It’s been one year since the earthquake shook the mountains, the walls, and the people of Nepal. In many expected ways, everything has changed, but in many ways, nothing has changed at all.

For years, Nepal has been kept a secret from much of the world. Many travelers and trekkers feel a pride from having been there, having visited this exotic and untouched paradise that has been removed from the hands of humanity and modernity. We have wanted to keep this place locked up somewhere, hidden in a box to which only a few of us knew the combination. Nepal was a secret wonderland, and it was ours, and the rest of the world was speeding past.  The same way we feel an ownership when a favorite band first makes the charts,  with Nepal, we were there before the world discovered this magical land.

Of course we all know that we were not the first to visit Nepal. Nepal has a deep and rich history, and a culture that is so diverse and astounding that it counts the birthplace of Buddha and the home of the tallest mountain in the world as two of its greatest claims.  But despite its history and the widespread knowledge of Buddhism and Mount Everest, many of my own friends couldn’t locate Nepal on a map, even after the quake struck. I still find myself explaining “you know, where they had that really bad earthquake last year?” And in a subtle and slightly sickening way, it makes us feel a bit proud.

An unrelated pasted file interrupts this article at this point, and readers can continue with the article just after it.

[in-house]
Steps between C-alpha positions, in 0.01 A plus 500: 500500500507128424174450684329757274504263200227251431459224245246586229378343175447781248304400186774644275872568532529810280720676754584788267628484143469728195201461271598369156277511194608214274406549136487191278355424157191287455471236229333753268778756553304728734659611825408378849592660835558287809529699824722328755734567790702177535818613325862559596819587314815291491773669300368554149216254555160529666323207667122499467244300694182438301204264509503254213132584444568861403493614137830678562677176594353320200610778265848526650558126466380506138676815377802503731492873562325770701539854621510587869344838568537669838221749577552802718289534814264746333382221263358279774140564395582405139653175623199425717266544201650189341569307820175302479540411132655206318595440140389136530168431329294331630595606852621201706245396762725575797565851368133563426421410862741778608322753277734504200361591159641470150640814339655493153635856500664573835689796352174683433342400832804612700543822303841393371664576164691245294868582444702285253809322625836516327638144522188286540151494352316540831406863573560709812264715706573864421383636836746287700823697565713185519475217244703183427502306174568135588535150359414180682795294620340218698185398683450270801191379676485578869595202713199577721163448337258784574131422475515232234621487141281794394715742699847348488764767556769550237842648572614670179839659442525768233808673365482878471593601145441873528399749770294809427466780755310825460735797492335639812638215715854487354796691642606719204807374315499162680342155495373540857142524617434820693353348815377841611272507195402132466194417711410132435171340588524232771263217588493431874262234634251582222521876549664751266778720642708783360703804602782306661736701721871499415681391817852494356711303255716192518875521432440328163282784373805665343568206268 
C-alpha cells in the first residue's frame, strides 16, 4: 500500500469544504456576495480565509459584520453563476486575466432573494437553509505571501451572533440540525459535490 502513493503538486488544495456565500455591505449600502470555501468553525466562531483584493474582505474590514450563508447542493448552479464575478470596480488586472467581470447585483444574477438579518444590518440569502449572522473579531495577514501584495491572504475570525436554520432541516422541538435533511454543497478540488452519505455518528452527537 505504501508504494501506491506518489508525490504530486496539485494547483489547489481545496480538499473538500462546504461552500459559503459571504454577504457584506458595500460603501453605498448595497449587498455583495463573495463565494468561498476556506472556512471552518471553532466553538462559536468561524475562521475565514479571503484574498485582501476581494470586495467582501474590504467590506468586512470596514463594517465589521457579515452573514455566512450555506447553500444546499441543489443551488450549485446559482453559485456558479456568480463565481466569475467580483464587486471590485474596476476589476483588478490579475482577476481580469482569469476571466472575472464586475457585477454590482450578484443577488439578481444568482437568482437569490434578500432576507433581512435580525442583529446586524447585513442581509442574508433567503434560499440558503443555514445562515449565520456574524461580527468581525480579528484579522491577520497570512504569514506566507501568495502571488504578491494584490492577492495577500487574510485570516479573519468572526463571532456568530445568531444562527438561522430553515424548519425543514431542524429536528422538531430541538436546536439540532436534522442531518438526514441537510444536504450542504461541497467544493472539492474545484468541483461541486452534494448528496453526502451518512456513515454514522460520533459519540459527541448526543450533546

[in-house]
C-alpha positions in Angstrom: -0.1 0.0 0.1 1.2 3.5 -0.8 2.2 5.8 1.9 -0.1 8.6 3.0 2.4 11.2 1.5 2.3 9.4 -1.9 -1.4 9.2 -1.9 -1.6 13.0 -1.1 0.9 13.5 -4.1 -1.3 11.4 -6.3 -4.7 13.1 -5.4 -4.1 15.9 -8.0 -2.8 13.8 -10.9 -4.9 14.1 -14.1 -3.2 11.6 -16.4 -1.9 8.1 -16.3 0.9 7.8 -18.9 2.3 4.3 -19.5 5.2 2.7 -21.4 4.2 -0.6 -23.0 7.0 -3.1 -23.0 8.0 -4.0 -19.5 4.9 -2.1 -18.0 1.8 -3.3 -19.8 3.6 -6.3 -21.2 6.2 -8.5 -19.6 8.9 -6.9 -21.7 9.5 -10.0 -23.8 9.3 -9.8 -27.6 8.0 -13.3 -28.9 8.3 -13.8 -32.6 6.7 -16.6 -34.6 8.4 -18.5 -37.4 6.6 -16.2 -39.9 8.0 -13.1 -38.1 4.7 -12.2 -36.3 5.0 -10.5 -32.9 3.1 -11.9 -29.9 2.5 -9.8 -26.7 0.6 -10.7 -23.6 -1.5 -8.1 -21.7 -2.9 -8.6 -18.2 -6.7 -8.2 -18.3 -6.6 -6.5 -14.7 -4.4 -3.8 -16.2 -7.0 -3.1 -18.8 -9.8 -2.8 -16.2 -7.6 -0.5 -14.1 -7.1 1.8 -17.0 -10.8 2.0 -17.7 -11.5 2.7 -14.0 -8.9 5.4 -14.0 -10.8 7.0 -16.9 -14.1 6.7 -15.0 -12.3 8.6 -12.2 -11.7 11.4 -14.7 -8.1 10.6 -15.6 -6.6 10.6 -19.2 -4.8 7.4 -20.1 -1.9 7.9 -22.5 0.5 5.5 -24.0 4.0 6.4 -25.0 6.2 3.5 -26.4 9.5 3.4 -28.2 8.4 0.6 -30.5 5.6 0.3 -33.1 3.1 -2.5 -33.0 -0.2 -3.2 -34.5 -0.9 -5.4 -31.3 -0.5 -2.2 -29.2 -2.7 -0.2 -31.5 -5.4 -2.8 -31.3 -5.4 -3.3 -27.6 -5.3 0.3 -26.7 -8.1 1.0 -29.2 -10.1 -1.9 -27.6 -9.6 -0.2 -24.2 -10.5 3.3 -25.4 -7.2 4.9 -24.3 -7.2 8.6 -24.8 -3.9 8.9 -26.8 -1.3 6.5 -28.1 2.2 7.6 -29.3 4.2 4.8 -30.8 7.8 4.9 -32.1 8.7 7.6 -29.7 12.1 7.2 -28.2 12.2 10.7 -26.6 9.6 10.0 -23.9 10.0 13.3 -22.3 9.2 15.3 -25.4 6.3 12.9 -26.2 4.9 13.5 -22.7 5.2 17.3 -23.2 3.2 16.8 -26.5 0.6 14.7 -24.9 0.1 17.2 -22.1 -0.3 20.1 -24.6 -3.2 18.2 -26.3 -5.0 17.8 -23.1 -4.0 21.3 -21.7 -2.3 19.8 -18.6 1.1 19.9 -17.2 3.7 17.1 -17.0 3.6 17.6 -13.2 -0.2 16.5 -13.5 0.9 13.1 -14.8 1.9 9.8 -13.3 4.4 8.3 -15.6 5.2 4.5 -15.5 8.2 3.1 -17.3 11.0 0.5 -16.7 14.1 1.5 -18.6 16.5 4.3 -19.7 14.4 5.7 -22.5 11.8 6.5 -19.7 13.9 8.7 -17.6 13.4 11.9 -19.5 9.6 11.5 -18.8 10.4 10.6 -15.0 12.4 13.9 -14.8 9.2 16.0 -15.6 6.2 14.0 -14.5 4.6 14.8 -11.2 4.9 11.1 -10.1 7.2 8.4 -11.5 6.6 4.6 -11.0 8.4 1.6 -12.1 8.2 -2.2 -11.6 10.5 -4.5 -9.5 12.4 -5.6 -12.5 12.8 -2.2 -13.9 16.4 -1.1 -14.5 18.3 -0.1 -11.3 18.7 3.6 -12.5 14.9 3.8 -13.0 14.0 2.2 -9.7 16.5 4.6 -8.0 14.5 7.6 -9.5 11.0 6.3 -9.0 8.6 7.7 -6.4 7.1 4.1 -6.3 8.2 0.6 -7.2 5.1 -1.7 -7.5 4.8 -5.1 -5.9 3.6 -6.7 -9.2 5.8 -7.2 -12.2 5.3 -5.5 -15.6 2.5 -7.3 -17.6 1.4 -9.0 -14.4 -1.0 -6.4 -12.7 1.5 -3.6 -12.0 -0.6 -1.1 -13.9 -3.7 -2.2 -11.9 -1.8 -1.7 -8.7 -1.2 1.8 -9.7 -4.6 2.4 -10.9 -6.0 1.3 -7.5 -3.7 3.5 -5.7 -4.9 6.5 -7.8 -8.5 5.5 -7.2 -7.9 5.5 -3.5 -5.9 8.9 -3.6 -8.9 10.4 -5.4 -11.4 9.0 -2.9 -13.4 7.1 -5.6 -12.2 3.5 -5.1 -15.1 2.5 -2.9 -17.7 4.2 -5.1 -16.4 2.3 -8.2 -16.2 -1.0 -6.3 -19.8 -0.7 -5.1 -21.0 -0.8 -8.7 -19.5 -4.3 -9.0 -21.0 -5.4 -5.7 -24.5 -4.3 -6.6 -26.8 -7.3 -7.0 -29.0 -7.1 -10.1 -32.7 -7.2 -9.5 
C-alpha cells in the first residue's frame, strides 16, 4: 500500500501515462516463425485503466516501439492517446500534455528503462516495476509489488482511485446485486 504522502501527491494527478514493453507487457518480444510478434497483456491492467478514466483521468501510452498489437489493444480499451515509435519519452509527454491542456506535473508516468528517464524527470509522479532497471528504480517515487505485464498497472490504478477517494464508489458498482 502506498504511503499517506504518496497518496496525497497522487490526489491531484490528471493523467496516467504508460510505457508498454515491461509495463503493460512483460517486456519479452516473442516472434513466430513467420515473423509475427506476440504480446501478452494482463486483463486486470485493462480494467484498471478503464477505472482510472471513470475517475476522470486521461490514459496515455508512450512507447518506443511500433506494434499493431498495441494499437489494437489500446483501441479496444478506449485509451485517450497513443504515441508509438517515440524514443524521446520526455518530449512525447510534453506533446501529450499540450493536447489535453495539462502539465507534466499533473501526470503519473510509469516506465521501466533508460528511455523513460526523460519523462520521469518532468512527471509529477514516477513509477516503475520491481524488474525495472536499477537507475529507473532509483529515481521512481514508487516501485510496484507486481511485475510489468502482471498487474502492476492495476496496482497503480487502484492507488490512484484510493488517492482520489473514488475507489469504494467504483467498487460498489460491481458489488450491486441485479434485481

But after the Gorkha Earthquake hit, we couldn’t keep Nepal to ourselves anymore.  The Nepali people were counting on our kindness, our tourism, our awareness. So we educated our friends, took to social media to show the extent of the destruction, and begged for help for these devastated people.

Members of Project for a Village just returned from our annual trip to Nepal, exactly one year after the earthquake (and four years after my first visit). We found that although many of the temples and ancient buildings have crumbled, the water shortage is deadly, and petroleum is scarce, the people remain the same. They live in fear of more aftershocks and show the pain in their eyes as you walk past their fallen homes. But all of them are strong and stand tall, determined to recover their lives. People line up for hours or even days, for a few liters of petroleum, all while laughing and singing. They greet you with love, treat you with respect, and thank you for visiting.

During one achingly hot afternoon while walking through the narrow streets of Kathmandu Durbar Square, I looked up at the still-standing buildings just barely upright, and wondered if maybe these buildings survived the earthquake the same way their people did: by holding each other up.

Gaby Perez-Silva